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    Auction Finds

    A servants’ call box in need of some TLC

    When I first saw the roughly painted wooden box, I thought it was a clock. It had the stylized hands of the antique Seth Thomas and Ansonia pendulum clocks that turn up often at auction.

    But this white box had no dial, no holes for winding and very few digits. It was obviously not a clock, but what was it? Someone at the auction house had laid it flat on its back to keep a few errant metal pieces from dropping to the floor and disappearing. So, the box needed some work, although I could not clearly see from where the small pieces had dislodged.

    I didn’t linger long to figure it out. Instead, I continued my preview of items up for auction and summarily forgot about it.

    servants' call box

    An up-close view of the servants’ call box. The panel at the top is misaligned.

    It took some time before the box came up for bids, and when it finally did, I paid close attention. As the auctioneer picked it up and examined it, he announced that he wasn’t even sure what it was. But like most auctioneers, he guessed. It may be a butler’s call box, he said, and I realized that he could be right.

    There was no tit-for-tat bidding for ownership of the box – how many of us can afford a butler these days – and it sold for $12.50. But the price of the call box was not as interesting to me as its function.

    Servants’ call boxes – or “annunciators,” as they were called – were pretty prevalent during the Victorian era and into the early 20th century. As you might expect, you could find them in the homes of the wealthy to summon their maids, butlers and other servants.

    servants' call box

    A full view of the servants’ call box with its numbers for various rooms.

    The boxes were usually in or near the kitchen, where servants stayed out of the sight of their Downton Abbey-type employers. Some of the ones I found on the web bore the names of various rooms in the house, as in this one at the Bacon Memorial District Library in Wyandotte, MI. The library is in a mansion built in 1897 by a wealthy businessman and donated by his descendants in the 1940s. It was a large house, 27 rooms, and it certainly had to contain call buttons in the rooms and call boxes in servants’ spaces to direct them to where they were needed or wanted.

    Another such place was the Biltmore Estate in Asheville, NC, built around the same time by one of the country’s most wealthiest men and now a tourist attraction. Its battery-operated system also served the telephones and fire alarms in the house.

    According to the Biltmore Estate website, the first call systems were installed in country homes in England during the early 18th century, and were basically a rope and pulley that rang a bell. Then came speaking tubes (which allowed for communication between rooms) in the 1840s, followed in the 1870s by call boxes like the one used at the Biltmore Estate.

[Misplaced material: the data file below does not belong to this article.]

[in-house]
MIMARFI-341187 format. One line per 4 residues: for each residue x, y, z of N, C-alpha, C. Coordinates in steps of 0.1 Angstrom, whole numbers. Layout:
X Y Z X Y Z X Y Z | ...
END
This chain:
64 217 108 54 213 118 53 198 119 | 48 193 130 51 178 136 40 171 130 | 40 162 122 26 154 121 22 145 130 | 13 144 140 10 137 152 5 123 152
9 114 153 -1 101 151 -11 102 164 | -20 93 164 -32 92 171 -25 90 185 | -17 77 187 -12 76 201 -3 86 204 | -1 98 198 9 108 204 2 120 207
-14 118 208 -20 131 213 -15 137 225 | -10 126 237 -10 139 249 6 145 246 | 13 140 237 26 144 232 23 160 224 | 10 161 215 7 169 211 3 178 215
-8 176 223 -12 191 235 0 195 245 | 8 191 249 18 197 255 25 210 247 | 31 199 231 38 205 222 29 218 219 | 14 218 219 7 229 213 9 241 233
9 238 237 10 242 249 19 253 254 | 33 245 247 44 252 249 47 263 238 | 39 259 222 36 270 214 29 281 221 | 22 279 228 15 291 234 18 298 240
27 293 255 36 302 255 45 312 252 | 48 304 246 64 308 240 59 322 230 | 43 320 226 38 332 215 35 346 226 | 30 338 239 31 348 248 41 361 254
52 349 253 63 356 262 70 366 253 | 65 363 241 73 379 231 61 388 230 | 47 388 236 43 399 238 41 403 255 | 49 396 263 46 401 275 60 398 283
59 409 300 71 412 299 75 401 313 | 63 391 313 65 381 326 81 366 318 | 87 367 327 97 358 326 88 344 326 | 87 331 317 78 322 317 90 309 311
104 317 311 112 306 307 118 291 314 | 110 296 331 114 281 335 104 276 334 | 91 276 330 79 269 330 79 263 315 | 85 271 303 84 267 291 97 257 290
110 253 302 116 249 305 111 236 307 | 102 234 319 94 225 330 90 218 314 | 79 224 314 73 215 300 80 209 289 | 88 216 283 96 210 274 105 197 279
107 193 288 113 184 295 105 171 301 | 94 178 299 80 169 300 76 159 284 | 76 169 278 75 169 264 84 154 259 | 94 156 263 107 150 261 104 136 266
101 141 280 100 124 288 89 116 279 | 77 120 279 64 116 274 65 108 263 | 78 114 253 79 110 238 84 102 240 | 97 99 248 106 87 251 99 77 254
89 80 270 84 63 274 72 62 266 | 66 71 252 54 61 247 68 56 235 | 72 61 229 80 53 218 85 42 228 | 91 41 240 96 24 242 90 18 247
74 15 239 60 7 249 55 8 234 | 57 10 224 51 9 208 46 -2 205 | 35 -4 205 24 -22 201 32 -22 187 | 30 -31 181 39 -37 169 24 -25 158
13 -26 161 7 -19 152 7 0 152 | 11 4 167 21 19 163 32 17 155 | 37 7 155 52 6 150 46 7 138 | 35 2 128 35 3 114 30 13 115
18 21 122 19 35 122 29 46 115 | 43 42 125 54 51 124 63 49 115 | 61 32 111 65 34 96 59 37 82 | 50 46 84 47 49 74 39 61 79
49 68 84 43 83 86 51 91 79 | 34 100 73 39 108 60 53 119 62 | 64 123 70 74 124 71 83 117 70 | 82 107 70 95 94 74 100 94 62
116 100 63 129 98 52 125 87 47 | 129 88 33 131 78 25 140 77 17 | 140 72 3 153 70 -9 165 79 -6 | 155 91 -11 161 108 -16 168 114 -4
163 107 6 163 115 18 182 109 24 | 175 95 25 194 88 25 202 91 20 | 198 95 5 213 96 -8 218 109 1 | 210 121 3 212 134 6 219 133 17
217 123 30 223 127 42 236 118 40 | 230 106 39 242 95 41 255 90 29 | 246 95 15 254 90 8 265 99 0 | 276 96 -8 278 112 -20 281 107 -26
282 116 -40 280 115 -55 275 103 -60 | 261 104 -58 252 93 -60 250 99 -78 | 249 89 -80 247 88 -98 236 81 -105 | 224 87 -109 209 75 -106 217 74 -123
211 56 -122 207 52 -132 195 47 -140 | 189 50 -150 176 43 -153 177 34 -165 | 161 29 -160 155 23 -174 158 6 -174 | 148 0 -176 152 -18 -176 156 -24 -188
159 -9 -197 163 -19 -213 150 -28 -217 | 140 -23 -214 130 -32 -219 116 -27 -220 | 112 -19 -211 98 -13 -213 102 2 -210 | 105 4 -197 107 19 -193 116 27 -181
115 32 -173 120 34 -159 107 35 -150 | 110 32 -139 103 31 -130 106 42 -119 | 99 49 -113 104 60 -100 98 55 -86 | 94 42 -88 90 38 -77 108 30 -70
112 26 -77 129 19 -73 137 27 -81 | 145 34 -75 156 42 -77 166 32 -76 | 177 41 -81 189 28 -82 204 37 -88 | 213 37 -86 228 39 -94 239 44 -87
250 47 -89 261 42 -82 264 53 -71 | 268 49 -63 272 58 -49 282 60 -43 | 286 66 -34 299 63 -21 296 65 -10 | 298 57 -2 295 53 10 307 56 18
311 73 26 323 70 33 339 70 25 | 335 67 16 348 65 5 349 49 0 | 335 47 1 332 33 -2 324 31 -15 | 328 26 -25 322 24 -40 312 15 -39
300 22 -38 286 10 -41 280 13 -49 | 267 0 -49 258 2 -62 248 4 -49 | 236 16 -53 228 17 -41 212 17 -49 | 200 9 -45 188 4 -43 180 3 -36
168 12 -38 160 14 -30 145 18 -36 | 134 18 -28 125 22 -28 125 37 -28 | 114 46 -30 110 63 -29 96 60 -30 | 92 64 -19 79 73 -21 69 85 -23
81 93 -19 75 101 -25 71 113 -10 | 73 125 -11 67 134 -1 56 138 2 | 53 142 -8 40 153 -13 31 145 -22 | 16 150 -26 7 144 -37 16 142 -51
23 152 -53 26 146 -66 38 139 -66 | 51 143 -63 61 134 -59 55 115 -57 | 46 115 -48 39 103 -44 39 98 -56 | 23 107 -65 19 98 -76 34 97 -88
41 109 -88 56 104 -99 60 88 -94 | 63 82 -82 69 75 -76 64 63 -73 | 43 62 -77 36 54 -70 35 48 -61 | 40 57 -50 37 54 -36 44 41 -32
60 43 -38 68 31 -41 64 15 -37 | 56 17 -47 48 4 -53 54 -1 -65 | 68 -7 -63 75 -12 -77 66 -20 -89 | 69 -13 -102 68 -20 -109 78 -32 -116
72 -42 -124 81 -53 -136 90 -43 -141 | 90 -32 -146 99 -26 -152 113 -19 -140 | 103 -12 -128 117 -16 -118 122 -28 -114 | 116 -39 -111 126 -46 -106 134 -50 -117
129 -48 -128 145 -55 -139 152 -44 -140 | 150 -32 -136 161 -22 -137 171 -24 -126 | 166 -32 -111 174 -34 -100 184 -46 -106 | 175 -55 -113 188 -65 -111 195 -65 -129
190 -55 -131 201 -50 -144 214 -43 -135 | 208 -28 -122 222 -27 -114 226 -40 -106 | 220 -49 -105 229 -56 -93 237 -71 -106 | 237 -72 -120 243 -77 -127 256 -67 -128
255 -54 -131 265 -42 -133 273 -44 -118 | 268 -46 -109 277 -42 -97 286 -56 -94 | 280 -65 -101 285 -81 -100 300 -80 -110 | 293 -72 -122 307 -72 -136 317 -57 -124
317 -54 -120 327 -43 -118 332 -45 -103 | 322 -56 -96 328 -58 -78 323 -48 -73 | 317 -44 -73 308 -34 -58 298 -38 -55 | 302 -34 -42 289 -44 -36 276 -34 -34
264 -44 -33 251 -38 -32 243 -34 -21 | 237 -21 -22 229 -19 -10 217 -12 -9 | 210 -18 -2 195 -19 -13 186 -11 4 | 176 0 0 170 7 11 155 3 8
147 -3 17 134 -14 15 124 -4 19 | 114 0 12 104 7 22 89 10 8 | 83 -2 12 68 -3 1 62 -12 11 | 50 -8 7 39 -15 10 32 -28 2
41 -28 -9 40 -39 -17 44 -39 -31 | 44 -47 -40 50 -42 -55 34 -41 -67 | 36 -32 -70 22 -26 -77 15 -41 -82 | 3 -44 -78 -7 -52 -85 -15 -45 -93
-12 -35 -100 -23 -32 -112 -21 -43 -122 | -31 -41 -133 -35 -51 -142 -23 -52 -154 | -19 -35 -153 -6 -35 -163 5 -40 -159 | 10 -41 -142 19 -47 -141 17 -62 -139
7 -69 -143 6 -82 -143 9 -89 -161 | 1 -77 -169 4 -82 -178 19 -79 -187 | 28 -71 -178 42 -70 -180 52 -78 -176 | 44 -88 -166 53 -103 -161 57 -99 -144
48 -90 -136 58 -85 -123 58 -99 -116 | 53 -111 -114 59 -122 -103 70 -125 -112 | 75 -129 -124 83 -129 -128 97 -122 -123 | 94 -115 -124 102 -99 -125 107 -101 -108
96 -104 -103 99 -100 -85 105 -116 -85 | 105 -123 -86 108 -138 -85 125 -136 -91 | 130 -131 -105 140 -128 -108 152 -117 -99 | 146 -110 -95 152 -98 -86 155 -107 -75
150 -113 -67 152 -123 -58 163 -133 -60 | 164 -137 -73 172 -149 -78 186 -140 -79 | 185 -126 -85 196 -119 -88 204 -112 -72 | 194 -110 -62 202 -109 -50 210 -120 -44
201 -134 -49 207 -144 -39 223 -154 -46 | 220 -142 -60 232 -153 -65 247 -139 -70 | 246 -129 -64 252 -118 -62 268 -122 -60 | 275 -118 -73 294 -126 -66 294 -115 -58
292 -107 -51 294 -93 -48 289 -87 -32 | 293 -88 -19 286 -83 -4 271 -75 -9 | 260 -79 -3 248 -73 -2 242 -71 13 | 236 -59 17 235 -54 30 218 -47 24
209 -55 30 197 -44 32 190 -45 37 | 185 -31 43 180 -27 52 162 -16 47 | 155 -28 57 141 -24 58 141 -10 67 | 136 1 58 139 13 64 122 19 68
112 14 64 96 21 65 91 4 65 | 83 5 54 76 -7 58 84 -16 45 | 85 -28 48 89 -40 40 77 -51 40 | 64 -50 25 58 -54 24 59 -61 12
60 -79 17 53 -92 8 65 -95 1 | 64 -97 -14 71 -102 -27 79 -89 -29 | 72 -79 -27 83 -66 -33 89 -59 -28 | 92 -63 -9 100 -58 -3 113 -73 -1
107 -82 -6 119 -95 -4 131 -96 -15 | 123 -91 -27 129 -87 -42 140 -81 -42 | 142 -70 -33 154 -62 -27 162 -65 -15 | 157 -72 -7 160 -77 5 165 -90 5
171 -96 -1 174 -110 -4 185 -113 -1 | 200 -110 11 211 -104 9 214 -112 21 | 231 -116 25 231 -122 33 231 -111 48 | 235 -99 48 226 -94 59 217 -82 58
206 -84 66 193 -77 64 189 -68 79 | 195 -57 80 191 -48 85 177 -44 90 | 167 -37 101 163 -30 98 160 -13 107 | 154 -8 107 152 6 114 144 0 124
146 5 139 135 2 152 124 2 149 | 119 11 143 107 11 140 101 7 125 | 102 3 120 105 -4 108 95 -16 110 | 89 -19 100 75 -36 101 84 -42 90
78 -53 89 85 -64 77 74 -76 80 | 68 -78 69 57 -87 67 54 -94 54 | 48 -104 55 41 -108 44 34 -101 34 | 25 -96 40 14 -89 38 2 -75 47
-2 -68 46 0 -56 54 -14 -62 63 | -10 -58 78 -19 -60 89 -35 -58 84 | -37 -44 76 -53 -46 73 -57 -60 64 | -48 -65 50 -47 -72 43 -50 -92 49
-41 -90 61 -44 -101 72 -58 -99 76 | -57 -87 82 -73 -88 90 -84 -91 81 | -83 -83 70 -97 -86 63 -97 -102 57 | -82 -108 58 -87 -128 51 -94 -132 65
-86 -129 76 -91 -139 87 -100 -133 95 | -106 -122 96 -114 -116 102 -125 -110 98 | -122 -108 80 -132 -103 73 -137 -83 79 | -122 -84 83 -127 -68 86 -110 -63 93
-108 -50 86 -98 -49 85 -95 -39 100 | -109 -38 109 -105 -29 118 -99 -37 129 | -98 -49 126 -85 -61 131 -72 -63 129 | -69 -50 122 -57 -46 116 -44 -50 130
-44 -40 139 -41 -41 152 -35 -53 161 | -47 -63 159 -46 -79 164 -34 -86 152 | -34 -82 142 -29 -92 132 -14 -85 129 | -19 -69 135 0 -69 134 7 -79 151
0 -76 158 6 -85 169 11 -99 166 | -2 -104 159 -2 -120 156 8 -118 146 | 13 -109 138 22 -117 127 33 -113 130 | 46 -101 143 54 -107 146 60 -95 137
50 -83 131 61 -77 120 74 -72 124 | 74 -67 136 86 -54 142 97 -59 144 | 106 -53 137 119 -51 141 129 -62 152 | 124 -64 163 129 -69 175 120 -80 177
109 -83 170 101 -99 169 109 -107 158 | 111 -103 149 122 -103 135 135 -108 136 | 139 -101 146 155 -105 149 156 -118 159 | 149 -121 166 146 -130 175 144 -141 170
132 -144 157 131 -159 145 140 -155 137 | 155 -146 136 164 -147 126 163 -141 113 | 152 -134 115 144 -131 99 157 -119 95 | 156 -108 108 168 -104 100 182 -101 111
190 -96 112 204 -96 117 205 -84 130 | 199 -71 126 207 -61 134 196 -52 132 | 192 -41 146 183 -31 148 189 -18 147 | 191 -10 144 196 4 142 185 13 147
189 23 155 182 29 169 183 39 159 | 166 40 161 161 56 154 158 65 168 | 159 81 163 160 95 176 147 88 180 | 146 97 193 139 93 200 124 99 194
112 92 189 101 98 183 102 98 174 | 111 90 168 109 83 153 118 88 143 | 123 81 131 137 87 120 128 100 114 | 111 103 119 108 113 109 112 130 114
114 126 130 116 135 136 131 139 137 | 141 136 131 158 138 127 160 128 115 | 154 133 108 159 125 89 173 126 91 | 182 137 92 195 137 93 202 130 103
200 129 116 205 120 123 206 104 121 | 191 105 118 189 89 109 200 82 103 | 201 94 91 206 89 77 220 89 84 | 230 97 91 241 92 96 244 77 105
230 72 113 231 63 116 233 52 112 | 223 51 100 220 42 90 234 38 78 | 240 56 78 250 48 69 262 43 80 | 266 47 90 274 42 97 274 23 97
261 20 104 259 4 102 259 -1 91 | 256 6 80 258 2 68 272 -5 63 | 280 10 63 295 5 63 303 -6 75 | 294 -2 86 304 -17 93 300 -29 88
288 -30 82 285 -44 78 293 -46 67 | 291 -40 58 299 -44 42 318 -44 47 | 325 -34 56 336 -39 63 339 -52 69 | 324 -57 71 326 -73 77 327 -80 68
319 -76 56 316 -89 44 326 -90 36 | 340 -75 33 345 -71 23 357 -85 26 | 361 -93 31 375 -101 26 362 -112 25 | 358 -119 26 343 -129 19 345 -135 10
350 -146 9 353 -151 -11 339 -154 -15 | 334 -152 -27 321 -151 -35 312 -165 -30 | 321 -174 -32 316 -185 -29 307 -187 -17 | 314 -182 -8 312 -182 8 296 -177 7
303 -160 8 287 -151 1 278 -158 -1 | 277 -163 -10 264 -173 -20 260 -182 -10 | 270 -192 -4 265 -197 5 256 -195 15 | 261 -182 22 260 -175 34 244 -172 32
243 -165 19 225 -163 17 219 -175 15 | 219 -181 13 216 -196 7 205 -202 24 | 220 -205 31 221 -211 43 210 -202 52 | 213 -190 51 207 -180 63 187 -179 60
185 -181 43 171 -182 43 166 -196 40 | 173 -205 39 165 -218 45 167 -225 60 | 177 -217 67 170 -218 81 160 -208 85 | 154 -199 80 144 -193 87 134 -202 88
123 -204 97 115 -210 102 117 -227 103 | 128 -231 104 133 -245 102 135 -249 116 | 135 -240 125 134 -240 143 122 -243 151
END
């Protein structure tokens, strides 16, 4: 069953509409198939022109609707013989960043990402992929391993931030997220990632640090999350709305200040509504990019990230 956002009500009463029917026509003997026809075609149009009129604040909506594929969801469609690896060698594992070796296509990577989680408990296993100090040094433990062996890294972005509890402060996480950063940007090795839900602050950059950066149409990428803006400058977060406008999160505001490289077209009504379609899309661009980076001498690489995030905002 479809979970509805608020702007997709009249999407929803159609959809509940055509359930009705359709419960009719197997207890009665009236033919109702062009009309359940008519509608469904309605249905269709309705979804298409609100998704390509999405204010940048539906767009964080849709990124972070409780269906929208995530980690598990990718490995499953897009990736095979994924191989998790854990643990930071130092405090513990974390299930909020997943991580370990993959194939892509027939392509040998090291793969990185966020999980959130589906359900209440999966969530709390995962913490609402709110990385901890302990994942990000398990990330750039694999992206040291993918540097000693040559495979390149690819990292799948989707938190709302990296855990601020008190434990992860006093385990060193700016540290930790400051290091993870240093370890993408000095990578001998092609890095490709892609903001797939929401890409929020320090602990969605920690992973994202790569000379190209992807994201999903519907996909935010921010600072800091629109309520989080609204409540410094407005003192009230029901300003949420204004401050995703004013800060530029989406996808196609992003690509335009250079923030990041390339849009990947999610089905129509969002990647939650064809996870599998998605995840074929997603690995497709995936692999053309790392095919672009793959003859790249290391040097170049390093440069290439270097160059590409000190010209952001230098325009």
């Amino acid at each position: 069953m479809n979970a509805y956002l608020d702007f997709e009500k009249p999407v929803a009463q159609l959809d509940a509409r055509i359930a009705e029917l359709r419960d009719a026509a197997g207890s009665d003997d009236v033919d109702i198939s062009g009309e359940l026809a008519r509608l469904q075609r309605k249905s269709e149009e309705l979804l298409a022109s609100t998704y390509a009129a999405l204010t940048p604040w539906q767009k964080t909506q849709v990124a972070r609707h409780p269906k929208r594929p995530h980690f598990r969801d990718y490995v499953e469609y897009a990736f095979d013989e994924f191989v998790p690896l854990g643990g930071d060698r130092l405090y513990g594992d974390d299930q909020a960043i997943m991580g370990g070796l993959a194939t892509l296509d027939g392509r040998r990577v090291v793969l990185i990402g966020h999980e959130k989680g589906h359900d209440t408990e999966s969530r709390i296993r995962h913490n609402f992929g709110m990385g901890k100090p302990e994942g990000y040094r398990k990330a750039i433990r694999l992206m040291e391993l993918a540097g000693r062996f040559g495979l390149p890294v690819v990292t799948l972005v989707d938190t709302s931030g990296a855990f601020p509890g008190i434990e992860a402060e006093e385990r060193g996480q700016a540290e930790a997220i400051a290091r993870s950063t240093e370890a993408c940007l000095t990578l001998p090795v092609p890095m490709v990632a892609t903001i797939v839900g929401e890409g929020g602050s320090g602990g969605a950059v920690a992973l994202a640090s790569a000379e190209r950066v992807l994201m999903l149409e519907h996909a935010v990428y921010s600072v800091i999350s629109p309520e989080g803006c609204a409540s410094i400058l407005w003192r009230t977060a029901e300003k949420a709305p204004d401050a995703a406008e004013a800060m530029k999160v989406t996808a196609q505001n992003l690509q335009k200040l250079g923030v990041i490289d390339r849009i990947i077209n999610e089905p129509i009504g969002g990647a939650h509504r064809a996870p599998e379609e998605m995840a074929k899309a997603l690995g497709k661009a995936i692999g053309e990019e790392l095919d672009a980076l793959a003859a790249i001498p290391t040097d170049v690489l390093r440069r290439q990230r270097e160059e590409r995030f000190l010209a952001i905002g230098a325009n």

servants' call box

    The back of the servants’ call box shows its original wood.

    Apparently, hotels had started using a similar system after the Civil War. Here’s how the system worked at the Biltmore:

    “The push of a call button located in one of the public areas of Biltmore House completed a low-voltage circuit in the call boxes found in servants’ work areas throughout the house. The resulting current activated bells and raised small arrows that pointed to the room from which the call originated. The arrows were reset by rotating the metal handles or wooden knobs at the bottoms of the call boxes.”

    The call box at auction was not as classy as the home boxes I saw on the web. It may have been better-looking in its heyday. The back revealed natural wood and the inside appeared to be oak. Inside was a red label with the words “Bat-Tran. P.&W. Annunciator.” It apparently could run on batteries or with a transformer. The box did not have the names of specific rooms in a house, only numbers.

    A day after the auction, I bumped into the buyer at a flea market and instantly recognized the call box on his table. He’d known what it was when he saw it at auction, he said, and had seen others in much better shape sell for more. No one was interested in it on his table, he said – probably because they did not like its appearance or they didn’t know what it was or how to use it. He indicated that he was not inclined to remove the white paint and spruce it up.

    Here are some servants’ call boxes, bells and pulls – which were selling for big prices on a British site. I found a few that had sold on auction sites, the most recent was $60 and it showed as much age and wear as the one at auction. The prices on eBay ranged from around $44 to more than $500 for boxes in their natural state.

     

    servants' call box

    An up-close view of the inside of the servants’ call box.

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